In the St. Louis area, municipalities throw around CIDs pretty easily. Downtown Webster Groves wants a parking garage? Increase sales taxes on the places where the people who would use that garage would shop. Downtown St. Louis wants to gentrify a couple blocks? Have property owners mail in ballots to increase taxes on those blocks. Suddenly, you have a patchwork of varied tax rates based on town and mall. Meanwhile, these extra taxes and their impact or purpose are muddied by impacted areas and goals.
Clever, Missouri, however, shows the community improvement district at its most bare:
A heated debate Monday night in Clever had city officials debating whether tax payers will pay a penny more for a Dollar General store. Three of the four Clever Board of Aldermen voted to tentatively support a “self tax.” Chris Montgomery, Brandon Gilmore and Jarred King voted to support a Community Improvement District, or C.I.D. Pattsy Bacon voted against it.
The Clever Highway 14 Community Improvement District would include 1.98 acres near Highway 14 and Highway P. Patrick and Jazell Smith of Republic filed a petition.
They want to spend $822,800 with an estimated $261,700 in public site improvements. The district would pay for all public infrastructure costs including utilities, streets and parking lots. In return they could recoup costs from a 1% sales tax and a property tax of up to $1 per $100 of assessed value.
“This is a self tax,” Clever Mayor Trisha Elam said. “It’s not going to affect every resident or every retail shop, just Dollar General”[sic]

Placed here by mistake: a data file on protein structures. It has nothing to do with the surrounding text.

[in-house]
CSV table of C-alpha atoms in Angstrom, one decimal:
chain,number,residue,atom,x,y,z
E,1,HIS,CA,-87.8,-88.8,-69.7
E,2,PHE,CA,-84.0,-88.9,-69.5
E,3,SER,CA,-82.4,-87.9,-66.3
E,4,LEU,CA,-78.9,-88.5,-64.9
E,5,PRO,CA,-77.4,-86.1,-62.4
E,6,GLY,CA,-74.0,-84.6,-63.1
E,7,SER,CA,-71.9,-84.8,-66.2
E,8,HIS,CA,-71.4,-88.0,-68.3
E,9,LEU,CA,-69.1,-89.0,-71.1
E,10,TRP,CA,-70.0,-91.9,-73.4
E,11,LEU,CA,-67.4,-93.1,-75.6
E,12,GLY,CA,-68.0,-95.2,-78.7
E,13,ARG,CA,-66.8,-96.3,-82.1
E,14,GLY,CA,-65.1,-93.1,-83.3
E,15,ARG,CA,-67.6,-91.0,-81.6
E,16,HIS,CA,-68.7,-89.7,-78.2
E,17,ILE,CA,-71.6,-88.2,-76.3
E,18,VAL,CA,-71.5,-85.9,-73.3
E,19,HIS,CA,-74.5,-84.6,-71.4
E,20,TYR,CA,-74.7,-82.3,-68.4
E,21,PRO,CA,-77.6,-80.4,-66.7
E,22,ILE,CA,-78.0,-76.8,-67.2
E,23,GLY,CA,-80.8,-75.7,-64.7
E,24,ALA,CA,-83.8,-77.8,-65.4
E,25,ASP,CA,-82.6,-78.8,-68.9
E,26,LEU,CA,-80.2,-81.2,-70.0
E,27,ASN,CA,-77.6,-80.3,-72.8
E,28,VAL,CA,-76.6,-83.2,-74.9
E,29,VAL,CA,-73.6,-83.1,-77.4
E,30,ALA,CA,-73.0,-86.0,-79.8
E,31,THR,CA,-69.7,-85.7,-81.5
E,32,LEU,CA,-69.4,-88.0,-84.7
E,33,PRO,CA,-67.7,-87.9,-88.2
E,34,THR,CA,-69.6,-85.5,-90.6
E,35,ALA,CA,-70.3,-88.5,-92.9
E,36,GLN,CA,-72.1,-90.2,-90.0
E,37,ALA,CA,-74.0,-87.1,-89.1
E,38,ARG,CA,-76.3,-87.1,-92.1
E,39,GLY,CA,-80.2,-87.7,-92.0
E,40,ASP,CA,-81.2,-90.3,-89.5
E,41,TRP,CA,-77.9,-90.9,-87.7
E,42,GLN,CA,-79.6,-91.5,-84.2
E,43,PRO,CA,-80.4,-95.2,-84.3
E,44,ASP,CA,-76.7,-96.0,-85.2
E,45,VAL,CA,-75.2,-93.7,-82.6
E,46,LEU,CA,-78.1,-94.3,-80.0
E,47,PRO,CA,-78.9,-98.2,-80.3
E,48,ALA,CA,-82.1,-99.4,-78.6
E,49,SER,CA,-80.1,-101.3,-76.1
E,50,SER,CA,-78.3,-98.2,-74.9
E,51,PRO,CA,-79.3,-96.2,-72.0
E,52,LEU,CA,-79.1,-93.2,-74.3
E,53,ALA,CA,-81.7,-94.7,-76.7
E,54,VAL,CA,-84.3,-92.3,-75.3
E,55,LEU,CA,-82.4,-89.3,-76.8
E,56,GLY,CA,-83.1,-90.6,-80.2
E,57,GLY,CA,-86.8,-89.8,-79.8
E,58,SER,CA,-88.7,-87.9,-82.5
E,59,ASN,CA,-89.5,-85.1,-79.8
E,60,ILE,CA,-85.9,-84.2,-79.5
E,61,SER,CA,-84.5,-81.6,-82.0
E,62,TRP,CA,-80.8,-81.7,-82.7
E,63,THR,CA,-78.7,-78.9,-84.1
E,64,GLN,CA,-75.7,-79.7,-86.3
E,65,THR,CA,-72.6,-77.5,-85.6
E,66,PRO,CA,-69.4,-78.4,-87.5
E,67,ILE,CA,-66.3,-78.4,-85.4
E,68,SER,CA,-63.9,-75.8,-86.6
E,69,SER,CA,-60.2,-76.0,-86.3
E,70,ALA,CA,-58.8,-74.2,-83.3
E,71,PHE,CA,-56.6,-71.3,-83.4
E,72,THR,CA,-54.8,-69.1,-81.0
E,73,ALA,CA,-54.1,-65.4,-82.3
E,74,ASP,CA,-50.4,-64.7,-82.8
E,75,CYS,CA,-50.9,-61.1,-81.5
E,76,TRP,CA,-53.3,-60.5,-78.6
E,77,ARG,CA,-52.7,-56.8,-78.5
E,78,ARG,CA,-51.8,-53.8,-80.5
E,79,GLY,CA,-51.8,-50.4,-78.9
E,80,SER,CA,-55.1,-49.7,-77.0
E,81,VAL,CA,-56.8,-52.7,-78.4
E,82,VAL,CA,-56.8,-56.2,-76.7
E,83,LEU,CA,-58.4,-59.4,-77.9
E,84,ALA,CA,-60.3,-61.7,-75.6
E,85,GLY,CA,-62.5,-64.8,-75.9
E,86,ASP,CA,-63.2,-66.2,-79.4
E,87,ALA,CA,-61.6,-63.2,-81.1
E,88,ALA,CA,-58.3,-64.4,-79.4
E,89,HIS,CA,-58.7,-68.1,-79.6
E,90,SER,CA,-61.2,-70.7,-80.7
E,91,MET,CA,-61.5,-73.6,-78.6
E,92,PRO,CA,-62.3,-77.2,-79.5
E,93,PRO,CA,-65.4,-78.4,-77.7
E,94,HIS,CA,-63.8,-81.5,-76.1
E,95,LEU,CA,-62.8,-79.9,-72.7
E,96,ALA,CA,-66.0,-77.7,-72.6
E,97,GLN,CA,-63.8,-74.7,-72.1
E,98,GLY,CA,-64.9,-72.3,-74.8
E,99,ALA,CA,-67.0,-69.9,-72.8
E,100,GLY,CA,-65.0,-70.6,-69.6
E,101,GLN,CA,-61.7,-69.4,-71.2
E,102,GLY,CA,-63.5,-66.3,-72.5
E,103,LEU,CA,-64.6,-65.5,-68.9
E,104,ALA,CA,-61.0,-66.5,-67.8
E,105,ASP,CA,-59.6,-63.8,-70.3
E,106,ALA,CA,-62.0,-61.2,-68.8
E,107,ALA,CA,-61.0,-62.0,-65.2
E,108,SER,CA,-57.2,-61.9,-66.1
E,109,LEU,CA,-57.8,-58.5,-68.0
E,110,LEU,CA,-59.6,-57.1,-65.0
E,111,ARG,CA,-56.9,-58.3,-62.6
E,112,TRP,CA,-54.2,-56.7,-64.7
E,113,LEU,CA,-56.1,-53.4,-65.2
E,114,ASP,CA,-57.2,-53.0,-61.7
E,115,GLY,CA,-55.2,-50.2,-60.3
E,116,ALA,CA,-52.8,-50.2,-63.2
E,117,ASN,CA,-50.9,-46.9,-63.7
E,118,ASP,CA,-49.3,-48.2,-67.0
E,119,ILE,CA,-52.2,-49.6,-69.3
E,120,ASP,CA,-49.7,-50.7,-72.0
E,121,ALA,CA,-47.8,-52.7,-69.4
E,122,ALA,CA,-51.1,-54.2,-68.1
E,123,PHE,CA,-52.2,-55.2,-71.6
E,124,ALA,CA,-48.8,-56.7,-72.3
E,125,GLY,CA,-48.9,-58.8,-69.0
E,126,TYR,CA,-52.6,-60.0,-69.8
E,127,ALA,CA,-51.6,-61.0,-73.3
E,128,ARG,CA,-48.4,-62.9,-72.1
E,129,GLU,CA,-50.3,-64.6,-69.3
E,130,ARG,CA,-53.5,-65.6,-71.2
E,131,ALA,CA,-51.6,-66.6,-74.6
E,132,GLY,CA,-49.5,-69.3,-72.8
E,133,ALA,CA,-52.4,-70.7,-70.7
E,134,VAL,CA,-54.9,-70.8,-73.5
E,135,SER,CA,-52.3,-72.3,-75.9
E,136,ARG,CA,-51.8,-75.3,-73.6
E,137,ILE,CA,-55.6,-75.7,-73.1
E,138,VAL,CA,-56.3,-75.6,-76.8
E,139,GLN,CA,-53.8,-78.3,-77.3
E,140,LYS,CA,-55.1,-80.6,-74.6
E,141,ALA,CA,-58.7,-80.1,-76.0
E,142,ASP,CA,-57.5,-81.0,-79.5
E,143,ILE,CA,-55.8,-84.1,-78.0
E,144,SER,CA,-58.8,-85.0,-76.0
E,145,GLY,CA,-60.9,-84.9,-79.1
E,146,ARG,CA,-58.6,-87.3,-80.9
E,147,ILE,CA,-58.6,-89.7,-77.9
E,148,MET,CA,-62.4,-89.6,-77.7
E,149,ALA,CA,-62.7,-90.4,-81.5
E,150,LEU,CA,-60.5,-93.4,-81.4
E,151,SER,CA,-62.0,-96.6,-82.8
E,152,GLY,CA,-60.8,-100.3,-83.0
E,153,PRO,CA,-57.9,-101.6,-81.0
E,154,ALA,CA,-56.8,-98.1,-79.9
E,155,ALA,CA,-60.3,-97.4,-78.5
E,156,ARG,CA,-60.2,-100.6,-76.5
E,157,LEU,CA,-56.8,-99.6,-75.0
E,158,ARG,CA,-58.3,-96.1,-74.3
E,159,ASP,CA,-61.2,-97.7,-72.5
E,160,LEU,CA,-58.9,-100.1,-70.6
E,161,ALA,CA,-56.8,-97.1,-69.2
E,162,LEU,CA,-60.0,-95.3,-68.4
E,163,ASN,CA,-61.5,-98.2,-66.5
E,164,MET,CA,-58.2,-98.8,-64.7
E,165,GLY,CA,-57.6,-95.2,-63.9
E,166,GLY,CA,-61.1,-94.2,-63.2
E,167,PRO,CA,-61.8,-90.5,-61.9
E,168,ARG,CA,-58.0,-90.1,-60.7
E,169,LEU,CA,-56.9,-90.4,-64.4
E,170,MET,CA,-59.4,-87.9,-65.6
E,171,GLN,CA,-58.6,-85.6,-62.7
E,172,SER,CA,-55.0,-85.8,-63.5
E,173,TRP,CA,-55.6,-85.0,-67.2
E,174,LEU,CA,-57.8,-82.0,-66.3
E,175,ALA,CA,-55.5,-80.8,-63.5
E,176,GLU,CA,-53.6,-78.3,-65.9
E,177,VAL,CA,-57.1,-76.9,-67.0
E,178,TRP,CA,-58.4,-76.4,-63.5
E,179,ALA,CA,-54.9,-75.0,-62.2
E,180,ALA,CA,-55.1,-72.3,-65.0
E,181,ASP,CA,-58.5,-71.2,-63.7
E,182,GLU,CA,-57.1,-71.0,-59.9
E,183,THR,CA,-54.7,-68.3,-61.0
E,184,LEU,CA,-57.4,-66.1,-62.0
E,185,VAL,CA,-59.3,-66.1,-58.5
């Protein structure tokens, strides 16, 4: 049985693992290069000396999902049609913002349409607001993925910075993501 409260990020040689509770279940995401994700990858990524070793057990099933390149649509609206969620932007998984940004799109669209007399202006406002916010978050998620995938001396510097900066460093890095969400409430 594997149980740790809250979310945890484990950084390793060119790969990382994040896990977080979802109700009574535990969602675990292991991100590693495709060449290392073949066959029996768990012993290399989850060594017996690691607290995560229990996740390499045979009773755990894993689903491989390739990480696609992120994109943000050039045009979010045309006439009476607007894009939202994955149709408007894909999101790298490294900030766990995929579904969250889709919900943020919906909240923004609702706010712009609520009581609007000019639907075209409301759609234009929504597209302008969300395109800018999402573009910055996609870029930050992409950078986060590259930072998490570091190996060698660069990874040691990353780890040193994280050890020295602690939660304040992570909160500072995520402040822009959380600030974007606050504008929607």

It’s not self-tax, though, Mayor. It’s a tax on people who shop there.
Seems to me if Dollar General wanted it bad enough, it could spend the money for its parking lot and utilities. But it doesn’t have to in modern Missouri. It can get taxpayers to do it for them. And if Clever wanted a Dollar General badly enough, it could spend that money out of its annual budget.
But that’s not the way of the world. Now, governments don’t need to prioritize anything. They make a CID to extract a little more from citizens, or they put another .25% on the ballot dedicated to this essential function or that essential function. In the St. Louis area, they recently put a tax on the ballot to provide better radios for the police and fire departments. If that’s not an essential function of government spending, nothing is.
But it’s not to come from the general budget. No, no. You make the citizens pay for the essential services with the extra dedicated taxes and continue spending the general budget on things the citizens would not approve by majority vote if they had the chance.
Clever will probably get its Dollar General store. And if its experiment works, soon other communities in Southwest Missouri will fall prey to the poor governance that pervades St. Louis.